Wednesday, 2 November 2011

Bakuman Season 2 - Episode 5

The initial chapters of their début manga caused plenty of consternation for Moritaka and Akito as they fretted about rankings, but as we hit this second season of Bakuman's fifth episode we move forward to see their decision to stick with the formula they set their hearts on finally being to pay off.

With their seventh chapter ranking a lowly thirteenth, both individuals within Ashirogi Muto consider changing their style, whether it's to inject more comedy into proceedings or to sharpen up the dialogue, but as Takagi begins to do his research into making these changes it seems as if readers are finally warming to TRAP as it slowly but surely rises through the rankings.

Even though he's already losing weight at an alarming rate, Mashiro puts his heart and soul into improving his artwork alongside his colleagues efforts in the writing department to push their series to greater heights still, and as we witness the various artists introduced within the series suffer the highs and lows of their particular industry as they pertain to survey rankings, we finally begin to see evidence that Ashirogi Muto can seriously challenge Nizuma Eiji's genius as the release of the first collected volume of TRAP looms large.  With Mashiro working harder and harder however, he has little time to enjoy Miho's success (or failure, if you ask me) in landing a part on SKET Dance, and come the end of the episode it seems that he might just have reached the end of his tether....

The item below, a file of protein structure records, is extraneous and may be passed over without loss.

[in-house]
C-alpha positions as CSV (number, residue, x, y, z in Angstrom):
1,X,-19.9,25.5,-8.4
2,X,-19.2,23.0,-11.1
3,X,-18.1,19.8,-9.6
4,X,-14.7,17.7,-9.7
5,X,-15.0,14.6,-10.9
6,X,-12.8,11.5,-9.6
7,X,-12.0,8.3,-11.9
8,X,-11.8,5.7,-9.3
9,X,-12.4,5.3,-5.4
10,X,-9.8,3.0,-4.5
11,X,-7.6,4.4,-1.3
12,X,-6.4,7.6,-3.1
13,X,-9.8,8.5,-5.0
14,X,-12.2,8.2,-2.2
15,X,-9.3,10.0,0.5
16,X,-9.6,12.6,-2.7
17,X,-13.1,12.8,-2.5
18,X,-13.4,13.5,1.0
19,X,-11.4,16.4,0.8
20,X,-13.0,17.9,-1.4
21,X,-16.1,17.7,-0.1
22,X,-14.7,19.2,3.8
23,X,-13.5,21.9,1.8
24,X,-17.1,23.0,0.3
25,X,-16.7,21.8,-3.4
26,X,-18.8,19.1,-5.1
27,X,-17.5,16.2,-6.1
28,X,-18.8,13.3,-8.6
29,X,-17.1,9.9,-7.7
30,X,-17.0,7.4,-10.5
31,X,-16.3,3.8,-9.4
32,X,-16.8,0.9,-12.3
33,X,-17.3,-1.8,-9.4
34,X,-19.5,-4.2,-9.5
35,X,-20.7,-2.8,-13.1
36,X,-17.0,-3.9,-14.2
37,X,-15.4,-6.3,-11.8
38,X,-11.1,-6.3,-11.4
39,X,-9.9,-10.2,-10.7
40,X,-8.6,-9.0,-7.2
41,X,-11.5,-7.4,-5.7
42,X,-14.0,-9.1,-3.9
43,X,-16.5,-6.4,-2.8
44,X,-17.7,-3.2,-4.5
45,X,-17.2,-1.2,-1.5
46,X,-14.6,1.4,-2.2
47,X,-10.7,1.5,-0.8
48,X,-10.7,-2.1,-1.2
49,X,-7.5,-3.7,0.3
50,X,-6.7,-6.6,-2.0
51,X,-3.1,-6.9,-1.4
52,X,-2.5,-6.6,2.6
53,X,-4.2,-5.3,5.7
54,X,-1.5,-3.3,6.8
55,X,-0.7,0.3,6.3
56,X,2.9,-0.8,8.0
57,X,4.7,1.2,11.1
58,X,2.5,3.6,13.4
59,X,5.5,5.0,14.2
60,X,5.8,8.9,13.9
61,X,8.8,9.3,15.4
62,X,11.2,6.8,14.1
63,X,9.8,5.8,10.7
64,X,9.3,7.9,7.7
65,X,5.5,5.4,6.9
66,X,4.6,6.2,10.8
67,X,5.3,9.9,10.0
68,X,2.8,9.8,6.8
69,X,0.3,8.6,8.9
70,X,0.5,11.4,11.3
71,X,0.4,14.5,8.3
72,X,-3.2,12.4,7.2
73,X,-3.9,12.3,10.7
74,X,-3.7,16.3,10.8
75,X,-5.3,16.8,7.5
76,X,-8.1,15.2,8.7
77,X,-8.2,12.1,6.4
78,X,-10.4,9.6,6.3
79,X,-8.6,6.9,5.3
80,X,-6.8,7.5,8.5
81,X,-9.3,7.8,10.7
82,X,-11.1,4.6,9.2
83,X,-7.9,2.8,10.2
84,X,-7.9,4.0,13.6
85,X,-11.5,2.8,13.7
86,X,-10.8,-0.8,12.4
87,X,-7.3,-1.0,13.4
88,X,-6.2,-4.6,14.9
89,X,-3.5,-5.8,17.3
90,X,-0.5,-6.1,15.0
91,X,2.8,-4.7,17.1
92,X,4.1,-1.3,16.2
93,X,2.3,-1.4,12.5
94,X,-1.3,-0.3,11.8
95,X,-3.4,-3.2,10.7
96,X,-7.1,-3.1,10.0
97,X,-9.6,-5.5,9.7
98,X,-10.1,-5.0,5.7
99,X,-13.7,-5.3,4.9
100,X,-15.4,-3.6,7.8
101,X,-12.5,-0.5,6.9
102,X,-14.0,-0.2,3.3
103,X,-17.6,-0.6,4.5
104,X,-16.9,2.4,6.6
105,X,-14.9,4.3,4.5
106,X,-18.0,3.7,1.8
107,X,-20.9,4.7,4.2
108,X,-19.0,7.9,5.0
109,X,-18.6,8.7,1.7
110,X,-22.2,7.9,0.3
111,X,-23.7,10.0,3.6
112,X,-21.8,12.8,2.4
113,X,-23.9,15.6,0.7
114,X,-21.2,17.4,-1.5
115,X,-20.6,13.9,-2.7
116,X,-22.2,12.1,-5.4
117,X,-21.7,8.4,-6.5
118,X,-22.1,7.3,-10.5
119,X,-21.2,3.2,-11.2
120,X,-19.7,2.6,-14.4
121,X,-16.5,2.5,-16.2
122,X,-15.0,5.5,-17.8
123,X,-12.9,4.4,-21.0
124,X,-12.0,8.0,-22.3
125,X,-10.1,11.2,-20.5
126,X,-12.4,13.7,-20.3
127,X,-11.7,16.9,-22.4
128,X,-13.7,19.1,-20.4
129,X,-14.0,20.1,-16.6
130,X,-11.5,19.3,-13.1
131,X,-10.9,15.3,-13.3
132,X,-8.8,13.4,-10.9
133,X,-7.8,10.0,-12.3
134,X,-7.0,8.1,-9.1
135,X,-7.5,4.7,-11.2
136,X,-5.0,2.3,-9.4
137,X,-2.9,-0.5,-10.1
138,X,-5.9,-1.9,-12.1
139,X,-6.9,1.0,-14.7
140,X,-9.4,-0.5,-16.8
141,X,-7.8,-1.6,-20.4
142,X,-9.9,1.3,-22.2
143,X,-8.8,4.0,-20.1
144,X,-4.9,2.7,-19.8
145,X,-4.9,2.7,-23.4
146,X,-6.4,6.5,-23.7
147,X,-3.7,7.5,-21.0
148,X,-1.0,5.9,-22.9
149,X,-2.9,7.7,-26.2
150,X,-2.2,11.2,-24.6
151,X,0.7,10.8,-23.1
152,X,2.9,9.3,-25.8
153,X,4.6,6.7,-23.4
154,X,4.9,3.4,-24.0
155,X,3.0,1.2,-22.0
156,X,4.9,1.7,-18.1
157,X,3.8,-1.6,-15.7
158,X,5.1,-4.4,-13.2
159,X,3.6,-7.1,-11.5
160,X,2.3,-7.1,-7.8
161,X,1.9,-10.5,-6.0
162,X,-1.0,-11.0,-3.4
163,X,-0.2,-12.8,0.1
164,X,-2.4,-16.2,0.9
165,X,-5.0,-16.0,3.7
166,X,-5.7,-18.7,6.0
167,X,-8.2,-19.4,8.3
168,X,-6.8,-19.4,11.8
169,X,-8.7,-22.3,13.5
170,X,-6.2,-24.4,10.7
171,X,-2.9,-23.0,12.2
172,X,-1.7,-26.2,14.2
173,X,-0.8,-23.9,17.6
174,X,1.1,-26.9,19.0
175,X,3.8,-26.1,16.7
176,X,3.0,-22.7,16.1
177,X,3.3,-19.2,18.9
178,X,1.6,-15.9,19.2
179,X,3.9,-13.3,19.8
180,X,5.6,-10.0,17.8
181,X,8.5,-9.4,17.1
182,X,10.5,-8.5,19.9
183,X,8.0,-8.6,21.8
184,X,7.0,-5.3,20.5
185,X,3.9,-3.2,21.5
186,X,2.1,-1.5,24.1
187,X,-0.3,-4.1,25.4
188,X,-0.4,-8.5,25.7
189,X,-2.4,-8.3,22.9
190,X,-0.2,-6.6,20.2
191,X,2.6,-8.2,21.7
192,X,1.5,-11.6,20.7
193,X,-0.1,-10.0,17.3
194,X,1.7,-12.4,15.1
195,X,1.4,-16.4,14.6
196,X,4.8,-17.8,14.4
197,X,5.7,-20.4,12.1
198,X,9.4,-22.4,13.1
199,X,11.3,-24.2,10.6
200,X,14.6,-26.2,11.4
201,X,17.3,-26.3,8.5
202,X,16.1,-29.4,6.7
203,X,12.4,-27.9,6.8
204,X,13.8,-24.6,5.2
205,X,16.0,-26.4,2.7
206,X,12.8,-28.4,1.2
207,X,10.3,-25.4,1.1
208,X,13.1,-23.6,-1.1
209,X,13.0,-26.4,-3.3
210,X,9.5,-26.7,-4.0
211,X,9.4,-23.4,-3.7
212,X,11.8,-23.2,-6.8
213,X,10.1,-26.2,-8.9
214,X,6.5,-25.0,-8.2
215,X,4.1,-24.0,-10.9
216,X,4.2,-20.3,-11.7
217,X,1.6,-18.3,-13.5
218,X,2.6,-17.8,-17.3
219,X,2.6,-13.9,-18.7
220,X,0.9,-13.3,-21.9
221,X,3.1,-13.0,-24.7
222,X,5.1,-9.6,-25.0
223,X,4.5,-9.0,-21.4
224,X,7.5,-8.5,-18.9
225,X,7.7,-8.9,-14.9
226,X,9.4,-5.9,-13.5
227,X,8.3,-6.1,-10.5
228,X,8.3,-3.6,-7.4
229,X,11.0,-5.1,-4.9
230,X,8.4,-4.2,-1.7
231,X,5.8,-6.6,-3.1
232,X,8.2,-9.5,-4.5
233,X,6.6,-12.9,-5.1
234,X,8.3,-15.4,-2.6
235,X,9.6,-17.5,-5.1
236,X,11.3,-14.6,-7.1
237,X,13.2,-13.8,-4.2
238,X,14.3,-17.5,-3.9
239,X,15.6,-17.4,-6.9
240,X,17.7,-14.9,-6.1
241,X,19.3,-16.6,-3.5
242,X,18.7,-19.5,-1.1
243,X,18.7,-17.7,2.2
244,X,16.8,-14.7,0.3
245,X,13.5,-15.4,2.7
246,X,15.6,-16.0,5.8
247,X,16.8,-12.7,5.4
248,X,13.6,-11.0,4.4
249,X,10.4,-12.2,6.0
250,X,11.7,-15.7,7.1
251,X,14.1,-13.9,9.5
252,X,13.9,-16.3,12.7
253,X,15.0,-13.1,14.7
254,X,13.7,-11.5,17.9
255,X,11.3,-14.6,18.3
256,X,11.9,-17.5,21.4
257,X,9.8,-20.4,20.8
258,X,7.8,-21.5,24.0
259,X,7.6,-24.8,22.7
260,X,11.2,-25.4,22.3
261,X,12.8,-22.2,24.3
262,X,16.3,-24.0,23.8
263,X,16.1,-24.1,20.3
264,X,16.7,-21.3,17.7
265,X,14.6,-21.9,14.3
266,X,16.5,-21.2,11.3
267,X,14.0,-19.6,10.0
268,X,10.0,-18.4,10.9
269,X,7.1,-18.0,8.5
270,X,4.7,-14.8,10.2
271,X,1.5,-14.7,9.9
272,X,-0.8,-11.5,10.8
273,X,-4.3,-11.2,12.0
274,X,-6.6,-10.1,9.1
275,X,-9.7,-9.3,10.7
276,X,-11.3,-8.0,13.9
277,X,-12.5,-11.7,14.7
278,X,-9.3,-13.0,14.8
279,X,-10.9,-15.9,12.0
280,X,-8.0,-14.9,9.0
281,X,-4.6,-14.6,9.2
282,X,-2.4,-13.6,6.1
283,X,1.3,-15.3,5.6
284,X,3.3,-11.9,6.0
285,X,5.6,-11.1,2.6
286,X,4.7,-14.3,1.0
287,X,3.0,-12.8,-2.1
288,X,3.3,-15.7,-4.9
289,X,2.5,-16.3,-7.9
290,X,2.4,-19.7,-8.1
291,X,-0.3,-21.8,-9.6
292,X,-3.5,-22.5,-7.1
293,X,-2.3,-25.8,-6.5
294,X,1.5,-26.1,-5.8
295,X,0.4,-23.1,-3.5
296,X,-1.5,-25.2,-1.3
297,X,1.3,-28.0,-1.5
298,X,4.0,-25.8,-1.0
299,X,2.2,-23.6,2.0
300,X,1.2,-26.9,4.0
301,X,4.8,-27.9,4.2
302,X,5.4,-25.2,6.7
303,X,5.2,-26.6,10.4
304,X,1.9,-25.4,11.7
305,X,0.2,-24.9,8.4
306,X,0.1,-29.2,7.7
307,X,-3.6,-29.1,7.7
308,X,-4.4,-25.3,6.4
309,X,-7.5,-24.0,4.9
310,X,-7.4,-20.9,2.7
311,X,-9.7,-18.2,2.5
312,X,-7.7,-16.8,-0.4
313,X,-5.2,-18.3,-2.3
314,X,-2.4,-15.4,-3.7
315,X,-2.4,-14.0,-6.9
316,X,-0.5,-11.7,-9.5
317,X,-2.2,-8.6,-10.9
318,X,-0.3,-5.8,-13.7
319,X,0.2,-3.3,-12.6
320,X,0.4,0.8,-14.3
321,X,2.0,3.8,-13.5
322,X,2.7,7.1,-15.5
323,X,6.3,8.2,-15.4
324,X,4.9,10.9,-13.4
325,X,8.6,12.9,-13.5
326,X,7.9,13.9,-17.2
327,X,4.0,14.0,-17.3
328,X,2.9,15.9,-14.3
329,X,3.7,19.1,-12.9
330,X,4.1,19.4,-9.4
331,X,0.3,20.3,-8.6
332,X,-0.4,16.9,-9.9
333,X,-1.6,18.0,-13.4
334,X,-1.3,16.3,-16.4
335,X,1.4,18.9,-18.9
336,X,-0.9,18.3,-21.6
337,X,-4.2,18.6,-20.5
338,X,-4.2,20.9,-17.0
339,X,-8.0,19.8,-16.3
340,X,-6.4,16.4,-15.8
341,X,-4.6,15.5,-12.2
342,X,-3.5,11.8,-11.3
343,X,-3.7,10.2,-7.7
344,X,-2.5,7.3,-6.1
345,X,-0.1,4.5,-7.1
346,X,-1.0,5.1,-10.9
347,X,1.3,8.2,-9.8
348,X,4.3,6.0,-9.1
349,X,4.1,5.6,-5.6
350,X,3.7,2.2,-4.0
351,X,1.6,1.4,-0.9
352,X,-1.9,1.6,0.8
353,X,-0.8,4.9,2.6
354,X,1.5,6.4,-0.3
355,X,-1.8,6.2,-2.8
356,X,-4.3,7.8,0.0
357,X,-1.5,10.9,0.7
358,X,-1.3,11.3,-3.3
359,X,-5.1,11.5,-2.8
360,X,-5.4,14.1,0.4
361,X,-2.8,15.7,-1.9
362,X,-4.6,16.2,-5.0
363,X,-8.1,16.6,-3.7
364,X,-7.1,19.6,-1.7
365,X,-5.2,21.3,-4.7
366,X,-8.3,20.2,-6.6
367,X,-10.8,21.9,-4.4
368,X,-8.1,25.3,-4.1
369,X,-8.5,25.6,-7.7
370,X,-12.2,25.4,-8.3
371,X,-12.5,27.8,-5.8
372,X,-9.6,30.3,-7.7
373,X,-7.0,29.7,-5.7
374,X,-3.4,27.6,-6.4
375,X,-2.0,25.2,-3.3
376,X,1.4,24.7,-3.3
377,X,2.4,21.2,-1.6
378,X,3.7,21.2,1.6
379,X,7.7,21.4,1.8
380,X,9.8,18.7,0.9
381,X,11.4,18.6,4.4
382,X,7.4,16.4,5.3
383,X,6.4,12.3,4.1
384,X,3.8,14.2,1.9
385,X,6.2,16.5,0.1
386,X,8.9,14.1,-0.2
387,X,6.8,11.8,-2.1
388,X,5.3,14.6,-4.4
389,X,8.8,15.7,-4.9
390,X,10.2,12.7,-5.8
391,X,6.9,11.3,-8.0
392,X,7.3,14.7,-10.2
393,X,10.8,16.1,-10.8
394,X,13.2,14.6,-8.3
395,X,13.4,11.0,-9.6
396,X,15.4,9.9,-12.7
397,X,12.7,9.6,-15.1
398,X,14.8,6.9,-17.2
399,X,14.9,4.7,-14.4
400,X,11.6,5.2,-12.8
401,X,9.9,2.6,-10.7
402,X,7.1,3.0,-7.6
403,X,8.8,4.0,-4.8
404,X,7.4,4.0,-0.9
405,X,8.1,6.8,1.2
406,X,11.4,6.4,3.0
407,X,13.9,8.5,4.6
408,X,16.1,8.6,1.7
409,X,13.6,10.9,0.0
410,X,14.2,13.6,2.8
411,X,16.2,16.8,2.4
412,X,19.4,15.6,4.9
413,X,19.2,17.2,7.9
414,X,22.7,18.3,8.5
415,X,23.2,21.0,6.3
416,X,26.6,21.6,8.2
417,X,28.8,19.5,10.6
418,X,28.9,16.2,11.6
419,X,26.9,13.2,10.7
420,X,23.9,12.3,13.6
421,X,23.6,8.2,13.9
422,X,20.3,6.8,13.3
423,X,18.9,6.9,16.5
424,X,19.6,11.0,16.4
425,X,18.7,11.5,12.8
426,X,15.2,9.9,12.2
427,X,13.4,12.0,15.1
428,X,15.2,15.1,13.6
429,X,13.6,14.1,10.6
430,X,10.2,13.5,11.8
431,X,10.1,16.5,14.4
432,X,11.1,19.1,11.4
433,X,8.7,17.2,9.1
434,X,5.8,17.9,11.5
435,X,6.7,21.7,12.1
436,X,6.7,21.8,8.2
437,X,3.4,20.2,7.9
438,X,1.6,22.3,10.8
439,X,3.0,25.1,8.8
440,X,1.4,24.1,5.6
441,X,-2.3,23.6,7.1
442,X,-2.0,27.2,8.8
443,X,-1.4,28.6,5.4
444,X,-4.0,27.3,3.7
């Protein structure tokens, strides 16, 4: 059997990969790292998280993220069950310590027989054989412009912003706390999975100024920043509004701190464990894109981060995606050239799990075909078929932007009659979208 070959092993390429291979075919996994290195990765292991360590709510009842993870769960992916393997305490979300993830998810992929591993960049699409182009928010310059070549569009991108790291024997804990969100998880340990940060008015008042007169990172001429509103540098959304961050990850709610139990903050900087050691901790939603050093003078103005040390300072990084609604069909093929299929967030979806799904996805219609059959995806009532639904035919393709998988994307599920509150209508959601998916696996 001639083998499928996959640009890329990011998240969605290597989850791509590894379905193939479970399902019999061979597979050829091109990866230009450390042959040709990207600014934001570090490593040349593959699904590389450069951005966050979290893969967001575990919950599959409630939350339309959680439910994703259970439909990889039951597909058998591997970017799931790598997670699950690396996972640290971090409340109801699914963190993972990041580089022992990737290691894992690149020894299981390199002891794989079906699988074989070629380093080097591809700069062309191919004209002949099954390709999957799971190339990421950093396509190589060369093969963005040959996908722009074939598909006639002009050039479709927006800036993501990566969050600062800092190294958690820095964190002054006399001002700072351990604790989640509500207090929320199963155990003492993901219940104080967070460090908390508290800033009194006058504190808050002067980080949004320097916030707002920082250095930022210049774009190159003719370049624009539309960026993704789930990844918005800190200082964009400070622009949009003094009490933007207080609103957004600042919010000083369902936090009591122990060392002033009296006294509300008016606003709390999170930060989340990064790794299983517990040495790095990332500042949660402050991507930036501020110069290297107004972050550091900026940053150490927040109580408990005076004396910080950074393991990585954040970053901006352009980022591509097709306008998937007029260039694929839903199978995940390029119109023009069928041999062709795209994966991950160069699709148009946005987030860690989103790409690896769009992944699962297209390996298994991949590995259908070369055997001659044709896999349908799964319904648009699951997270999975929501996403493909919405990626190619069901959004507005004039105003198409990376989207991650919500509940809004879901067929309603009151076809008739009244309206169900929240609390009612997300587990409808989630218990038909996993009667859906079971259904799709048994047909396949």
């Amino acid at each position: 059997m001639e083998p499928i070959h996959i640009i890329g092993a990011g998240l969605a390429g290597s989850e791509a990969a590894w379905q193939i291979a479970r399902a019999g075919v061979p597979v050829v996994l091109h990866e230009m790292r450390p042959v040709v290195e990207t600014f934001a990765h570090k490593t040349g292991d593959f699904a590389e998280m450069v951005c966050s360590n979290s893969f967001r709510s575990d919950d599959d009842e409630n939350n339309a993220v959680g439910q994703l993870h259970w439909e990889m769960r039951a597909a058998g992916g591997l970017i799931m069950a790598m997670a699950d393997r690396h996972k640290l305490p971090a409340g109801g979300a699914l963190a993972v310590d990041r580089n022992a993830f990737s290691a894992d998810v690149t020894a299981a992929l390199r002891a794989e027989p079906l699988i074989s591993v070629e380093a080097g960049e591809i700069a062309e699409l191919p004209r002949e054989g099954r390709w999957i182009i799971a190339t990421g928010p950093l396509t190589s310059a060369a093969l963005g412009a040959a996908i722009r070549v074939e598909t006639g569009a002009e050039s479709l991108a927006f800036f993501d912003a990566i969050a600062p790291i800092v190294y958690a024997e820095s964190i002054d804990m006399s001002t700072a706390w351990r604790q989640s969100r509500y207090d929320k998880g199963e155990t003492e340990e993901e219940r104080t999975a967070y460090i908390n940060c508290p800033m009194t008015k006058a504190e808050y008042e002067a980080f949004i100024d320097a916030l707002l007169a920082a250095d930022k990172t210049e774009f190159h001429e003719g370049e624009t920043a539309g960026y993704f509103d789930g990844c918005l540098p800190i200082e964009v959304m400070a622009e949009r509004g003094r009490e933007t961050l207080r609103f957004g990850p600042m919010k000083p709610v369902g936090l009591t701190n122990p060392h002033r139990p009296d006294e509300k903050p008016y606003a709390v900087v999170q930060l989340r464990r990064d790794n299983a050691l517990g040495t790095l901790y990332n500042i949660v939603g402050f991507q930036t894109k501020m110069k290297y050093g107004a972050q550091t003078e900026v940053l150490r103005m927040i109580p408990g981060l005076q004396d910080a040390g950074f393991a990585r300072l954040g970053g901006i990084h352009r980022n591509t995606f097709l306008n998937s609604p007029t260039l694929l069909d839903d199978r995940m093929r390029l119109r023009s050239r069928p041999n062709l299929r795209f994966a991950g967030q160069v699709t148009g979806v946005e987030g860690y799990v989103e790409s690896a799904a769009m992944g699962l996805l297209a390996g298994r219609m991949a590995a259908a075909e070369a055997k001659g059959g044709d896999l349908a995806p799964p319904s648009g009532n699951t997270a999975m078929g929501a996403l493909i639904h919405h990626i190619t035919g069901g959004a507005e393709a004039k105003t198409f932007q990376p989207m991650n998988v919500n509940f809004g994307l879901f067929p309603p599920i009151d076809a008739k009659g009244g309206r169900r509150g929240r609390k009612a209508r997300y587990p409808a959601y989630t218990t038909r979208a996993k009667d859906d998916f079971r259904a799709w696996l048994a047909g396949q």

Much like my comment last week, the whole reason I watch Bakuman is to enjoy its tales and adventures within the manga industry, and once again this episode delivers fully on that promise, succinctly portraying the difficulties of knowing when you're on to a winning formula despite (or even because of) the existence of regular reader surveys to keep you on your toes.  This allows us ample opportunities to both cheer on and worry about our pair of protagonists, while also keeping track of their rival artists into the process in a simple yet compelling episode that also reminds us of the dangers of burning the candle at both ends.  I guess I really should listen to this equivalent of a public service announcement myself, shouldn't I?

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